According to Hodges, even executives in the petrochemical industry don’t spend their days looking at the minutiae of oil price forecasts. They take shortcuts, just like everyone else, assuming that if the oil price is high it must mean that demand is strong. But just because everyone is doing it, doesn’t mean there isn’t a better way. Arguably, they should have paid much closer attention to what oil price forecasts left out back in 2011 and certainly also as late as mid-2014.

Back in 2010–14, forecasts of high oil prices ($100 per barrel plus) continuing long into the future contributed to one of the largest mis-allocation of funds ever seen in the commodity industry. Oil and natural gas prices in the US have historically tracked each other based on relative energy values (oil has approximately six times the energy value of gas). Up until around 2008, any difference in relative values has been rapidly arbitraged away over a period of a few years or so. However, from 2008 the difference in relative values blew out to enormous proportions.

The breakdown in the close relationship between US natural gas prices and crude prices from 2007 incentivised large scale investments in petrochemical capacity built on the assumption that recent history would trump several decades. Natural gas prices would remain low, while oil prices would remain high, maintaining the margin for ethylene producers. Industry consultant, IHS estimates that $160bn of petrochemical investment was built on the basis of a long-standing shale gas price advantage being sustained.

Taken in by the prospect of large margins, ethylene producers also forgot to think about where all this additional ethylene was going to be sold. For while supply was also increasing elsewhere in the world, particularly in places like China, the demand side of the equation was also evolving rapidly. According to Hodges, the nature of demand for products made from polyethylene and other plastics is changing as the population ages. Investors were also worried that many of these investments apparently proceeded without the security of signed off-take contracts. This also mirrors developments in the mining industry, where euphoria over the outlook for China was the key driver.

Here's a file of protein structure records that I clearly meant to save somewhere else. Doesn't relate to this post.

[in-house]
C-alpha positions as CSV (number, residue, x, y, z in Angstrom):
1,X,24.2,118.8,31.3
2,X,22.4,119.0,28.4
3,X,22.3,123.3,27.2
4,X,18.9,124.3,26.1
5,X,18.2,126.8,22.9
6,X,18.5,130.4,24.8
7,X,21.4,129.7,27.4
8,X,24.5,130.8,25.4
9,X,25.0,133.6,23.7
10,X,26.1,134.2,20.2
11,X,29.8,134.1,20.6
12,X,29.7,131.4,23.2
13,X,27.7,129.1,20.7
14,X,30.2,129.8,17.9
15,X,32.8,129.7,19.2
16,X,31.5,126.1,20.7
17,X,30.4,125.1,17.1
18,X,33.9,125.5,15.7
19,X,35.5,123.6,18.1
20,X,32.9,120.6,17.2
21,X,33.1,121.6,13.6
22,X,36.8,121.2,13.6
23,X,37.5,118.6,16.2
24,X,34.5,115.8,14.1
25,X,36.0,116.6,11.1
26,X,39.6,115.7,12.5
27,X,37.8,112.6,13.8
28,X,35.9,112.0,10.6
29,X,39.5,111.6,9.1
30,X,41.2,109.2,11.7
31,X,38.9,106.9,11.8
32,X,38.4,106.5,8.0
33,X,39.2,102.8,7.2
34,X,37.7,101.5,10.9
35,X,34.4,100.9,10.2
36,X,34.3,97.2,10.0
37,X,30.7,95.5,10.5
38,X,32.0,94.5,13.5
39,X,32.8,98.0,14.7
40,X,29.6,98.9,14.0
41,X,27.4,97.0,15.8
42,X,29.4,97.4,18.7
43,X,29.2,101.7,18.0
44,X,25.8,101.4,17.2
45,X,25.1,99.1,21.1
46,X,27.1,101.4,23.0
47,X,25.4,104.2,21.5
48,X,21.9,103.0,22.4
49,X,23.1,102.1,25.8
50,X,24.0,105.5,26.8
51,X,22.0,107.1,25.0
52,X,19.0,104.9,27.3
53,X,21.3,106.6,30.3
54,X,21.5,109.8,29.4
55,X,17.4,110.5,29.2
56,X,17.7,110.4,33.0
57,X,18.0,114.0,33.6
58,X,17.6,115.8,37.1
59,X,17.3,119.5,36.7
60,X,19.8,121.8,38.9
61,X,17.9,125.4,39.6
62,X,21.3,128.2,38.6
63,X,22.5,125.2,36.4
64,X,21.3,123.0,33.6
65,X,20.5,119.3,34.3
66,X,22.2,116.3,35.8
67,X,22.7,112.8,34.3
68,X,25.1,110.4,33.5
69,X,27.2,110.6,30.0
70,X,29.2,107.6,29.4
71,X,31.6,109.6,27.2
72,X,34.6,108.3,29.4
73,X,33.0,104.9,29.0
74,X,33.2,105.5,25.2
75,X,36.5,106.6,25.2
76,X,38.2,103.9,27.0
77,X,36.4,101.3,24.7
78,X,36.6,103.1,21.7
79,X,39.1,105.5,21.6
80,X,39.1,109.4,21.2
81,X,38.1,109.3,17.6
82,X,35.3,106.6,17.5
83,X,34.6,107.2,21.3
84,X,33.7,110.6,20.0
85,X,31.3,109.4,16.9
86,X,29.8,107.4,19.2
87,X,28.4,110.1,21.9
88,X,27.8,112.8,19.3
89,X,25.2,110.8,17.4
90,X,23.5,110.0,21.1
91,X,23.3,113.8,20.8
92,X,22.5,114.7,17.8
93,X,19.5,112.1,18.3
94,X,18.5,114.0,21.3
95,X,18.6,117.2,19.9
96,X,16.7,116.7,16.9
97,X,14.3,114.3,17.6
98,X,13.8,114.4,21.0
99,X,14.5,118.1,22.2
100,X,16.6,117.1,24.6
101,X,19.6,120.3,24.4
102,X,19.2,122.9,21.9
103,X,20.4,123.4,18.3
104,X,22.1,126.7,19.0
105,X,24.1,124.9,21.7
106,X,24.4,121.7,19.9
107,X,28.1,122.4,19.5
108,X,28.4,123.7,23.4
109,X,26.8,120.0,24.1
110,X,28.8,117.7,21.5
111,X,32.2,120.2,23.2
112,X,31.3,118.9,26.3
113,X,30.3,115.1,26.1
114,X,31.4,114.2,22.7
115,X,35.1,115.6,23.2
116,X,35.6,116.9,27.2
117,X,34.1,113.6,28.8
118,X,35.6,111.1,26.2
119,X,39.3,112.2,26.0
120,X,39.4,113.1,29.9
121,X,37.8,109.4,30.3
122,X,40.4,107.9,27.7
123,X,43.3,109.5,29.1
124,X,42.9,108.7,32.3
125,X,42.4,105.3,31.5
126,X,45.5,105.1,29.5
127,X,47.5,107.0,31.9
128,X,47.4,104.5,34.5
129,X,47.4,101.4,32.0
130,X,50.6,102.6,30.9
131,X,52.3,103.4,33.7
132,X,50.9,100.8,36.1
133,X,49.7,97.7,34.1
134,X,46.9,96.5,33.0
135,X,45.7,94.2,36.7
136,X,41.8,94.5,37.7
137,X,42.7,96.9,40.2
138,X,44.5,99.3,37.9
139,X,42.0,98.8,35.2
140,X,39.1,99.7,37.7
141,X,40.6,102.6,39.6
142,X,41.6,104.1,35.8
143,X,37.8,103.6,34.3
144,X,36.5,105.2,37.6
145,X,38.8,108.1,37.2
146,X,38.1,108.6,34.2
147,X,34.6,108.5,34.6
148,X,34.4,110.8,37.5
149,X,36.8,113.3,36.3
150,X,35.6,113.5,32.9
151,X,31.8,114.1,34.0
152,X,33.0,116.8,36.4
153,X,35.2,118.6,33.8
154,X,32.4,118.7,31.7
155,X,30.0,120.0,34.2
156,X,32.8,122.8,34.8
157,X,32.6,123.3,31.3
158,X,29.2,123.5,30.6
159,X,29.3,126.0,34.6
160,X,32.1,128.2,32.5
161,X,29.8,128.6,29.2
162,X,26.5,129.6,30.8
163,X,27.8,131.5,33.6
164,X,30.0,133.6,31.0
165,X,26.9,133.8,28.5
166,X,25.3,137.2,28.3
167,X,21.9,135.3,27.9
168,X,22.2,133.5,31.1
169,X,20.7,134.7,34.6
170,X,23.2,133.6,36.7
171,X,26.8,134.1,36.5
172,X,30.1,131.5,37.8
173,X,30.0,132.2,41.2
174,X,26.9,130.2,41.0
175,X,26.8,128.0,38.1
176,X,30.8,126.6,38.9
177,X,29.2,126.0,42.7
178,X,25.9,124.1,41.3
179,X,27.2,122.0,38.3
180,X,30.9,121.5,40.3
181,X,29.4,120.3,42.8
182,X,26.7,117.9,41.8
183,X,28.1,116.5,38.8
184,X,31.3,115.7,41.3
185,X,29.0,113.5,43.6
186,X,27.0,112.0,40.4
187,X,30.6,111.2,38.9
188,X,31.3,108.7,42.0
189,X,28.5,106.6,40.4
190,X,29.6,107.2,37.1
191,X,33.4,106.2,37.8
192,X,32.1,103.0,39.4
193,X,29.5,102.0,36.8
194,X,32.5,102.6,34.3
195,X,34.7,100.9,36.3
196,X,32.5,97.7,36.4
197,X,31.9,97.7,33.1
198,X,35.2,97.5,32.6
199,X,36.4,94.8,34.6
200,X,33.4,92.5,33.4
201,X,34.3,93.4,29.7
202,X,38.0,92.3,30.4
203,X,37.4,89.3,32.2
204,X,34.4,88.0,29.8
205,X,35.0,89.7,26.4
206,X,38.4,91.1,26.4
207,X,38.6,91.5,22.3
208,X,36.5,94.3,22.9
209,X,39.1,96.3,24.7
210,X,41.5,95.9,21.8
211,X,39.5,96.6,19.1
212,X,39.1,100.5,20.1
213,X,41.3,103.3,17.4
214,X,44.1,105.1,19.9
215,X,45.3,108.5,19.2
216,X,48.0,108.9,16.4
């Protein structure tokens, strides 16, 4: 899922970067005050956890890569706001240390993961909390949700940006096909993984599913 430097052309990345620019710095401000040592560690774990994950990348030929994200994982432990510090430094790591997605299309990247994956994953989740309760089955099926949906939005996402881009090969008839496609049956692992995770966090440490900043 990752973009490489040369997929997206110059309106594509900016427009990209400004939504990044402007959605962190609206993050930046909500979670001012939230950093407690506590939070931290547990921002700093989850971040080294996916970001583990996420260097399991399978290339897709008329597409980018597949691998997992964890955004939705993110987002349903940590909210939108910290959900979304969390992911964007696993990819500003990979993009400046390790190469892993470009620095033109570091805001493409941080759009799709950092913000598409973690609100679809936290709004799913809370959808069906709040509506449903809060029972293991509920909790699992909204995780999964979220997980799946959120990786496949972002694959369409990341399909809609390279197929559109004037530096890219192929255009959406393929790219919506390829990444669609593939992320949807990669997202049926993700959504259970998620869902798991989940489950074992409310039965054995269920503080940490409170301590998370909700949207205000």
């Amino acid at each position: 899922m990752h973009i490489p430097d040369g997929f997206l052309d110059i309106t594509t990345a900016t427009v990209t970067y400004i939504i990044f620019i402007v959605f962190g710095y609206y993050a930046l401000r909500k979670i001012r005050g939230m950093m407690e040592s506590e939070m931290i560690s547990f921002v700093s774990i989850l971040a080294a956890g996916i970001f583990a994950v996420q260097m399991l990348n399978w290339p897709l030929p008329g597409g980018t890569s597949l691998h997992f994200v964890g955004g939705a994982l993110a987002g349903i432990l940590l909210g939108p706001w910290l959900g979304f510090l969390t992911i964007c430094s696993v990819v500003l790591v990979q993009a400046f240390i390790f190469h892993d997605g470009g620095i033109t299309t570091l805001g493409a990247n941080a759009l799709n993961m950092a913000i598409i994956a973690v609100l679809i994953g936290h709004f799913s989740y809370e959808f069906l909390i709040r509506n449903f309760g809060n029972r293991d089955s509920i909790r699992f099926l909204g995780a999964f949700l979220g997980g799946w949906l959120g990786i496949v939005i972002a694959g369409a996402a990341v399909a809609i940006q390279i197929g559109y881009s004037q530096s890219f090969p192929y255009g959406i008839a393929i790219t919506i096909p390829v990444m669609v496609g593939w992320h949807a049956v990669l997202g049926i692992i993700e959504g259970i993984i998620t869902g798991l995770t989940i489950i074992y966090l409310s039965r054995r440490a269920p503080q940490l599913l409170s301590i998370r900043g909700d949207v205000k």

According to Hodges, the over expansion in ethylene capacity in the US is just yet another example of how investors and businesses can get taken in by extrapolating the recent past, long into the future:

The end result of this is that people have wasted billions of dollars, tens of billions of dollars on new investments to provide more supply which is simply never going to be used. It’s a repeat, if you remember of the final stages of the dot com bubble. People were laying fibre cable everywhere in the world, much of which was never used. On the scale of what’s happening today, it’s two part of bugger all. Because of what’s happening in oil, vast amounts of investments have been made that will never be needed; economies have been completely upended and disrupted, which will have all sorts of major implications for their security further down the track. And consumers have paid an enormous price for something that they didn’t need.

Although over investment inevitably leads to low prices, there is a case for arguing that this isn’t all good news for consumers; for what consumers really want is stability at an affordable price. Hodges claims that:

What makes life really hard is when the price becomes unaffordable, because then you start to do other things to get around that issue, you do more investment and so on. And secondly if you get unnecessary volatility, that has a cost in terms of running your supply chain and in terms of the consumer managing your household budget.

Hodges believes that over the time that he has been involved in commodity markets, the quality of knowledge has gone down because the quantity of information has gone up. “We use to talk about a value chain of data, knowledge and understanding. Nowadays that isn’t thought necessary by many investment banks.” He goes even further and argues, as I do that together investor greed and much of the mainstream financial news media have propagated a system where critical analysis is thought to be secondary to a good story:

You’ve created a system where people who shout loudest attract the most attention, even though what their shouting about is something that requires quiet consideration. The way forward is quiet, balanced discussion. There are quite a few people around the world who think the same way, but unfortunately, common sense is not very common. The danger is that the more educated you are the more you will look down on common sense because you think that undermines your intellectual arrogance.